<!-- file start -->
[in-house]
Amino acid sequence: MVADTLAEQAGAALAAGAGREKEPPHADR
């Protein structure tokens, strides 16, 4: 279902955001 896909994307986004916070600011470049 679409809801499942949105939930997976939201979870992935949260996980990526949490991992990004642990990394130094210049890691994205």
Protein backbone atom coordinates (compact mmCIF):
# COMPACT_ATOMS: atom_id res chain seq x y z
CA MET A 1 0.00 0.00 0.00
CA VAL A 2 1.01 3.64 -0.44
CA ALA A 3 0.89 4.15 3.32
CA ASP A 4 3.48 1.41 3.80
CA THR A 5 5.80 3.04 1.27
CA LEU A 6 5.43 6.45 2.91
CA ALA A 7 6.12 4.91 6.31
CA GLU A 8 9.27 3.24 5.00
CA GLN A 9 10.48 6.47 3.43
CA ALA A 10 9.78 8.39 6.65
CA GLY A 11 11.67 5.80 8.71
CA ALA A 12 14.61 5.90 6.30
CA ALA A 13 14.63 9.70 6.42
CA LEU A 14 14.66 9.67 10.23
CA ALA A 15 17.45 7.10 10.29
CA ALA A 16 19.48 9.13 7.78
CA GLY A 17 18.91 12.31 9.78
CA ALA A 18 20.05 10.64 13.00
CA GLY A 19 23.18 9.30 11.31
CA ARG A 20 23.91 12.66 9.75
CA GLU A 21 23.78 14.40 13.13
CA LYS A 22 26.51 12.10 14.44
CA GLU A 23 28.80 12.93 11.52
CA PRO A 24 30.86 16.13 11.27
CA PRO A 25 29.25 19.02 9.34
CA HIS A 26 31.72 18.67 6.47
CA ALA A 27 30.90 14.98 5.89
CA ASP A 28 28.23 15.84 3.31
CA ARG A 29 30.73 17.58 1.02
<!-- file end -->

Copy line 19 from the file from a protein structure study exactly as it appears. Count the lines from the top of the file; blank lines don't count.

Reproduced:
CA LEU A 14 14.66 9.67 10.23